Green’s Dictionary of Slang

four-eyes n.

1. spectacles.

[UK]Egan Finish to the Adventures of Tom and Jerry (1889) 309: Likewise to Jerry Hawthorn, Esq., I bequeath my four-eyes, my barnacles, my green-specs, but, amongst, opticians, denominated spectacles.
[Aus]Stephens & O’Brien Materials for a Dict. of Aus. Sl. [unpub. ms.].

2. one who wears glasses; also with overtones of distrust of anyone ‘intellectual’.

[[UK]Mercurius Fumigosus 60 11-18 July 7: An old Usurers maid [...] took the ambition on her to ascend a Peartree, the fruit of which Tree, the Covetous muck-worme her Master, with his four Eyes, had been telling every Day since May; he comming in, missing his Maide, presently harboured a suspition of his Pear-tree, and with his staffe in one hand and his Spectacles in the other, presently run under the Pear-tree, but the maide perceiving him comming, took up her Coats, smock and all, and turn'd them over her head, because he should not know her, but after her had erected his Four Eyes at that beautifull Object, her blinde Cheeks, he was much amazed at the sight.
[US]Whip & Satirist of NY & Brooklyn (NY) 23 July n.p.: the whip wants to know [...] is he going to marry four eyes .
[Aus]G.C. Mundy Our Antipodes II 372: An engineering officer [...] known to the natives by the nickname of ‘Four-eyes,’ on account of his spectacles.
[UK]Sl. Dict.
[UK]C. Hindley Vocab. and Gloss. in True Hist. of Tom and Jerry 175: Four Eyes. The man and the spectacles.
[Aus]Bulletin (Sydney) 17 Aug. 14/1: As old Colonel Four-eyes said, you were the most infernal pig-and-spud thief in the whole army.
[US]A. Berkman Prison Memoirs of an Anarchist (1926) 190: What you grinnin’ for, Four Eyes?
[Aus]M. Garahan Stiffs 20: Garn, four eyes!
[US]J.T. Farrell Gas-House McGinty 169: Well, ain’t you a wise four-eyes!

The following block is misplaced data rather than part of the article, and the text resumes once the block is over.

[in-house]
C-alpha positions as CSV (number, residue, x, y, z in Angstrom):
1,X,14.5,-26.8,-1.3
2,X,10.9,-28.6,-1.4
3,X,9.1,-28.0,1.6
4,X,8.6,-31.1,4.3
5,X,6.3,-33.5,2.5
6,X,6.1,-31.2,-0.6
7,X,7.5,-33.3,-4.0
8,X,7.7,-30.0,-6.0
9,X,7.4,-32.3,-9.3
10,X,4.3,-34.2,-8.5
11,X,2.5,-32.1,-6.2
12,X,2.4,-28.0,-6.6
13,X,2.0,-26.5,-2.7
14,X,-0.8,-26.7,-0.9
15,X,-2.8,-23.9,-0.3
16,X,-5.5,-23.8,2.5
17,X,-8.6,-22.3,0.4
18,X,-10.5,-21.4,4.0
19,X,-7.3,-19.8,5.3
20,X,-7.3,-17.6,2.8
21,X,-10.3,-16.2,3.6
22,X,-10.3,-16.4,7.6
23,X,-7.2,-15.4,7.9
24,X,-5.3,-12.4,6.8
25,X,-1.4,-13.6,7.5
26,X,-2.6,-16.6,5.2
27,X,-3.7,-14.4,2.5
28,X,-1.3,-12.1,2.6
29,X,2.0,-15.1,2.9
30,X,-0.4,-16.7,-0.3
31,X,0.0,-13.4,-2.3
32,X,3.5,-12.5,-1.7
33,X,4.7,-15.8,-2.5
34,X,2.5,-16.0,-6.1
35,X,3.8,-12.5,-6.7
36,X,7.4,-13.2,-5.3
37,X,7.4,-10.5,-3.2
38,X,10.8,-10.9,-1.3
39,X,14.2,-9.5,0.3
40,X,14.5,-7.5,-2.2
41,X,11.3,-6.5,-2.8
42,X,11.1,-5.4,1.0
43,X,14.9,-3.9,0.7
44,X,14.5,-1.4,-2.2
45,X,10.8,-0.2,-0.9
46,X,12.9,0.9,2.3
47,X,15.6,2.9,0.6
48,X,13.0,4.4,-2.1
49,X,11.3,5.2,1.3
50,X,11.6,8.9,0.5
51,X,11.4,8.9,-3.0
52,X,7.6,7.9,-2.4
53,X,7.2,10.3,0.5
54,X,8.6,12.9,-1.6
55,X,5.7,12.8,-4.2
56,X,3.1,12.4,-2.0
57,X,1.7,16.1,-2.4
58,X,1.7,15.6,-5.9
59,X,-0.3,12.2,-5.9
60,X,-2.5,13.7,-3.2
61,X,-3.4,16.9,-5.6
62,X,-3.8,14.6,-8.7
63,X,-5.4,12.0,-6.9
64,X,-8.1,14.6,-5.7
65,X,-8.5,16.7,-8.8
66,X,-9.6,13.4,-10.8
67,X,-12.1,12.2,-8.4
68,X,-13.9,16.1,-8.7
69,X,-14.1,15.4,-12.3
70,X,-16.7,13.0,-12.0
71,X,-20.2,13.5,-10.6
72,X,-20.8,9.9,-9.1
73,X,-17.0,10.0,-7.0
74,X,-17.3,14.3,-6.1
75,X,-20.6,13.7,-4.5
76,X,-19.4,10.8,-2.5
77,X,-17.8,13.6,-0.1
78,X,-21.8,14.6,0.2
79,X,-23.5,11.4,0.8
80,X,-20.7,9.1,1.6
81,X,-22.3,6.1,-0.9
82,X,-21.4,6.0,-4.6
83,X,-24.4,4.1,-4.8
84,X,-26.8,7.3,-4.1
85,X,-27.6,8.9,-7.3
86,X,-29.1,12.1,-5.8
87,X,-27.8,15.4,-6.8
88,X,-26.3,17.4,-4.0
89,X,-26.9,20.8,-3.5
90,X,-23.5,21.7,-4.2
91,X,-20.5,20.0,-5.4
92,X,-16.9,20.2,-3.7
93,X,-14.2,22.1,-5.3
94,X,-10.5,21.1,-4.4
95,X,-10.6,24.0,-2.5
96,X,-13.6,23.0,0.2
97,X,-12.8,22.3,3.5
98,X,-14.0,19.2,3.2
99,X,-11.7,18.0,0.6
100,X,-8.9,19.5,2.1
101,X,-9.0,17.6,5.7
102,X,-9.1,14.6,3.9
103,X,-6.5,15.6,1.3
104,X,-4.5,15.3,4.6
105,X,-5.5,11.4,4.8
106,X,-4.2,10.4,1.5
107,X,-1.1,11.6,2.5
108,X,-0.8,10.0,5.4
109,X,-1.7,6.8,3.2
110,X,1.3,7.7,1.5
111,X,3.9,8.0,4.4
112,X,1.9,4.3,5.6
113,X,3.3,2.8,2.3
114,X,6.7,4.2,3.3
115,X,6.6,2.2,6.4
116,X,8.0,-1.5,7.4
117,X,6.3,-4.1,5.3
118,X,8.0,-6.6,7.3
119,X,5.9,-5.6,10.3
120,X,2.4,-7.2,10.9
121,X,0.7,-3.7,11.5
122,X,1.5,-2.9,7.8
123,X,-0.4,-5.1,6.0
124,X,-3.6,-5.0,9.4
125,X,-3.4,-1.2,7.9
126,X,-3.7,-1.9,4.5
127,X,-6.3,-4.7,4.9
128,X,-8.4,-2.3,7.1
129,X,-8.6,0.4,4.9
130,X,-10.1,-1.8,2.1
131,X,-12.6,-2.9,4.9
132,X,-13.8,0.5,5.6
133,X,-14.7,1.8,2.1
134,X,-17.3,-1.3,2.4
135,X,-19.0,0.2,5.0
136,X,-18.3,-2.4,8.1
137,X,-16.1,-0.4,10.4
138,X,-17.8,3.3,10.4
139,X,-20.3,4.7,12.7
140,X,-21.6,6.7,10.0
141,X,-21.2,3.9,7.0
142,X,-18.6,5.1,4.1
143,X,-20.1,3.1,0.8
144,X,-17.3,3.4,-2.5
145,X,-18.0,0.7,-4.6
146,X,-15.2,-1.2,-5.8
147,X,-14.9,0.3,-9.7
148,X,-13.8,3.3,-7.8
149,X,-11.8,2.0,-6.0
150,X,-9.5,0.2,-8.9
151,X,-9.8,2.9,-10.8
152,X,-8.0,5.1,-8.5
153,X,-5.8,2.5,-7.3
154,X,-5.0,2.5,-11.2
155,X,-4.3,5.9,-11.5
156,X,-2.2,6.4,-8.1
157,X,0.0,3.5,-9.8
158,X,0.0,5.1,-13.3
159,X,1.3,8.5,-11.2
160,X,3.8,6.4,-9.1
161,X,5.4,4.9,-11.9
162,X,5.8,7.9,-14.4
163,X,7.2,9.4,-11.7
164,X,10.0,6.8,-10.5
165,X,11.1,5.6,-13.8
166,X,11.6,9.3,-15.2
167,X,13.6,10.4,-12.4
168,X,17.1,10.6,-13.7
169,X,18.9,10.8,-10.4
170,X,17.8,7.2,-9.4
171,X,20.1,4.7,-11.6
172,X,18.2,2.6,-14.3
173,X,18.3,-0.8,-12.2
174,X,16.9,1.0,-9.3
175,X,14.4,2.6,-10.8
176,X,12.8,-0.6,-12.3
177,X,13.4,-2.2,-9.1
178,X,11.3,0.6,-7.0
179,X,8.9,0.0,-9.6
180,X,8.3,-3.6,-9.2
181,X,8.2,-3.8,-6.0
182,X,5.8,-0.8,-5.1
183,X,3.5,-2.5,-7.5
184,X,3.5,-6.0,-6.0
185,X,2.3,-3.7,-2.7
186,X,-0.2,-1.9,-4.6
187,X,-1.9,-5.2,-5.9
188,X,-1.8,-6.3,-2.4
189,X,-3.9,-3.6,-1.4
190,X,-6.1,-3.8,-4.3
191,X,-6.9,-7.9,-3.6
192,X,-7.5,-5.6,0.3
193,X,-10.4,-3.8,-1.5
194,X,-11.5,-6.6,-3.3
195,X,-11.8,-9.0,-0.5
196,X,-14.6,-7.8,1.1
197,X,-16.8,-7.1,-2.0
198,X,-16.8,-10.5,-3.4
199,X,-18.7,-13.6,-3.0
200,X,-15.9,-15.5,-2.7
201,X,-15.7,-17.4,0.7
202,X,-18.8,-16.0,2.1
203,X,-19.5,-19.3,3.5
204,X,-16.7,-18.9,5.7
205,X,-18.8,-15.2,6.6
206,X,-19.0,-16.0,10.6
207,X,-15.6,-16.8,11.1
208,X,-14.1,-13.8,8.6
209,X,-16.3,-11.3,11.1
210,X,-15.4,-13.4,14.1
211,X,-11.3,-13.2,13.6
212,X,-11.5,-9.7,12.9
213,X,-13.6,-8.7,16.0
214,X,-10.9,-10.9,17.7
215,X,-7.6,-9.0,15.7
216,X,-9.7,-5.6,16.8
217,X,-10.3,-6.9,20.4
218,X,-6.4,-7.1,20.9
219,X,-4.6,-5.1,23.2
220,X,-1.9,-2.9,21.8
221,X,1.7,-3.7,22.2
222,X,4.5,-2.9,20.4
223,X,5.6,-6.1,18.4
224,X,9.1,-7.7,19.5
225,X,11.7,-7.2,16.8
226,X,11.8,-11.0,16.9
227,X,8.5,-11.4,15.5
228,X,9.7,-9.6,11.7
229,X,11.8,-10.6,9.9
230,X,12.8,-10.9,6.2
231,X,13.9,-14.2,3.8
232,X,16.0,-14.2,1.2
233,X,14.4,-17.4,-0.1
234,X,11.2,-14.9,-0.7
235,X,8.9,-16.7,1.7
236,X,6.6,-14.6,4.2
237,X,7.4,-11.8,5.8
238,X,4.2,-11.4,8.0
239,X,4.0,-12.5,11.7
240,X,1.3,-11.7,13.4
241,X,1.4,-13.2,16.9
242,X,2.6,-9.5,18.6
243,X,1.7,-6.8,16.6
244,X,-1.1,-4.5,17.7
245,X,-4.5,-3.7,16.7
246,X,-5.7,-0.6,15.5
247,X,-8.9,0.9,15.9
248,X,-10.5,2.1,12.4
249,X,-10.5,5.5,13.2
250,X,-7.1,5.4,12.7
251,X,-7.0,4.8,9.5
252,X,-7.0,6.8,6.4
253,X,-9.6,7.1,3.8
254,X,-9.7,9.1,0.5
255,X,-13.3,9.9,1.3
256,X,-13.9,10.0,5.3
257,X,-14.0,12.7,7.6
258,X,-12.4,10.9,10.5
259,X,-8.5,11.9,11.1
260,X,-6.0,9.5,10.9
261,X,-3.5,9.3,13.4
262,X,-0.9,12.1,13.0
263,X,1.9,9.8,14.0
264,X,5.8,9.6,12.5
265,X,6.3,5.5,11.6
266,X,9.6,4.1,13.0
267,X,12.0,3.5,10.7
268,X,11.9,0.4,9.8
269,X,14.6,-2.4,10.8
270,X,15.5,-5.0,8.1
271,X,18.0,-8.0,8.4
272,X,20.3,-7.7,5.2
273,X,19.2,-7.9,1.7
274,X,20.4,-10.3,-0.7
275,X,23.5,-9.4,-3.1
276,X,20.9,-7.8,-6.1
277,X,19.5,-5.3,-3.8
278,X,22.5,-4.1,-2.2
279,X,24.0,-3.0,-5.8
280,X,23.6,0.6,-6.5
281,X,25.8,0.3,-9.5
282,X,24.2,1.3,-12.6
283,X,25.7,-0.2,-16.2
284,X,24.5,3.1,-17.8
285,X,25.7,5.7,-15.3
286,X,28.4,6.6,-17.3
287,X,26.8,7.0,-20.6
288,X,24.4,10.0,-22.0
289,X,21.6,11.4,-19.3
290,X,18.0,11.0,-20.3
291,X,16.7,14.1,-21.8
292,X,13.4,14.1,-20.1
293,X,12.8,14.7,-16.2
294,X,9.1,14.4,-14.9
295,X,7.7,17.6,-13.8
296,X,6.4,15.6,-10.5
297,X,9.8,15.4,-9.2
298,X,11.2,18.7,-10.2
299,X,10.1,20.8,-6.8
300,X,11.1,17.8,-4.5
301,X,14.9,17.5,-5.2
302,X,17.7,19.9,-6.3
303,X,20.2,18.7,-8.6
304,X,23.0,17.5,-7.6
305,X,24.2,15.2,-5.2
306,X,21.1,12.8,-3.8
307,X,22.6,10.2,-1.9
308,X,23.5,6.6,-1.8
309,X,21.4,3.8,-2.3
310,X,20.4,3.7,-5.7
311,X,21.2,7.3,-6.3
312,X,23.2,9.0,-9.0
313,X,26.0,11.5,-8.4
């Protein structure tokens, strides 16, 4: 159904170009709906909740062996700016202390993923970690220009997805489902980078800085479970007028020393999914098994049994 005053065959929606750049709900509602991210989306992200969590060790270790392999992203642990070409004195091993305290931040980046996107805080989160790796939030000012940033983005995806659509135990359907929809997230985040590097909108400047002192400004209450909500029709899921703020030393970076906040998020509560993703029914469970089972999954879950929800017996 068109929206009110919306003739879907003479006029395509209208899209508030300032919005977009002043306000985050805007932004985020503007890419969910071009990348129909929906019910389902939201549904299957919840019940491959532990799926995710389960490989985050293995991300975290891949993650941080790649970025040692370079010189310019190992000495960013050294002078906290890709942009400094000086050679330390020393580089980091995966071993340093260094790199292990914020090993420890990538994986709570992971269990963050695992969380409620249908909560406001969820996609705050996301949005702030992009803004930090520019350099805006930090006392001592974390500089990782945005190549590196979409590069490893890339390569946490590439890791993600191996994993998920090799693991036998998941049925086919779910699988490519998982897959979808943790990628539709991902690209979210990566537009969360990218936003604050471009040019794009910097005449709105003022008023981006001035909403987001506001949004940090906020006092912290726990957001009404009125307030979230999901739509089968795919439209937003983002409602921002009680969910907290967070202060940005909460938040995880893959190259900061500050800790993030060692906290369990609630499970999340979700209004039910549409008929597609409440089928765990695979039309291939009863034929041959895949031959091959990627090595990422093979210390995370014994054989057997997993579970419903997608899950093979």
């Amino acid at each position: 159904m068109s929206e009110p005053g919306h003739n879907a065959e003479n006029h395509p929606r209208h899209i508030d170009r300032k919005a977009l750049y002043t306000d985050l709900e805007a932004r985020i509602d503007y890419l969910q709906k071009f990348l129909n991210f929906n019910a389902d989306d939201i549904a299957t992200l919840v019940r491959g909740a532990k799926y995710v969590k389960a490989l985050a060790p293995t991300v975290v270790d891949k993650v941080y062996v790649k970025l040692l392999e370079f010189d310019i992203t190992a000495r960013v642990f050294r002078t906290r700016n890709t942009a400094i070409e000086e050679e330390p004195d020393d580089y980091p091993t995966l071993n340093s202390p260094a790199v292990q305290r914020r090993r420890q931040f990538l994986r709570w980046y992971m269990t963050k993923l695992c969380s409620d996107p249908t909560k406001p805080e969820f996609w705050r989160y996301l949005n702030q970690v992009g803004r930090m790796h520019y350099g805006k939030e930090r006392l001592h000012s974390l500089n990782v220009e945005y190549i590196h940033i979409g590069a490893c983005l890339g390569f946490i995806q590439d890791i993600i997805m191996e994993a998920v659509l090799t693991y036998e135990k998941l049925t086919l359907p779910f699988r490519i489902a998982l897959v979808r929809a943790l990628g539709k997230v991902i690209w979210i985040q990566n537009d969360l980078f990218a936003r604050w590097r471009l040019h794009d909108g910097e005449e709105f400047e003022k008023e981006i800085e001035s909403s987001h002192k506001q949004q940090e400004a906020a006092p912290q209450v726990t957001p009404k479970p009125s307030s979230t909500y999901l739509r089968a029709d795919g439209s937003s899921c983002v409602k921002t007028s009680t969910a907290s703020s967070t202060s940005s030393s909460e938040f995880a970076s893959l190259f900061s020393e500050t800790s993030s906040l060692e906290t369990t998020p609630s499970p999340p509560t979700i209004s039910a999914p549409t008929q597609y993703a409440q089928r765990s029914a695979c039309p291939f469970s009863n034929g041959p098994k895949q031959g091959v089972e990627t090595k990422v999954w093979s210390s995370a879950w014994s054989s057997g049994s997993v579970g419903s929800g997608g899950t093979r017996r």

[US]N. Algren Neon Wilderness (1986) 130: One double-shot comin’ up, Four-Eyes.
[Aus]Sun. Herald (Sydney) 10 Sept. 3s/2: Within a mater of weeks they’re ‘Stinker’ or ‘Dill-brain’ or ‘Four Eyes’ to somebody.
[UK]I. & P. Opie Lore and Lang. of Schoolchildren (1977) 192: A girl or boy with spectacles is known as ‘Four-eyes’. [...] In New Zealand boys chant: ‘Four eyes, four eyes, Glass eyes, bye byes!’.
[US]L. Bruce Essential Lenny Bruce 168: Even the so-called nice guys / Called us four-eyes.
[US]L. Rosten Dear ‘Herm’ 15: We used to call him ‘4-eyes’ on account of his wearing glasses all the time.
[UK]M. Amis London Fields 50: An adoring baldy or four-eyes – some wally, wimp, nerd or narna – might be sleeping on the chair.
[Scot]I. Welsh Glue 40: She’s wearin they gold-rimmed glasses [...] — Awright four-eyes, ah goes.
[US]T. Pluck Bad Boy Boogie [ebook] A little smart-assed four-eyes named Alfonse.
‘Andy Capp’ [cartoon] in Standard Speaker (Hazelton, PA) 13 Jan. Q3/3: ‘I’m sick of him insulting my customers [...] Calling people “Four Eyes”’.

In phrases

make four eyes (v.)

(W.I.) of two people, to gaze at one another, to meet.

[WI]L.E. Adams Jam. Patois 49: Long time we no mek four-yai.
[UK]P. Baker Blood Posse 297: His eyes made four with mine. [Ibid.] 341: My eyes made four with a blue-eyed white man.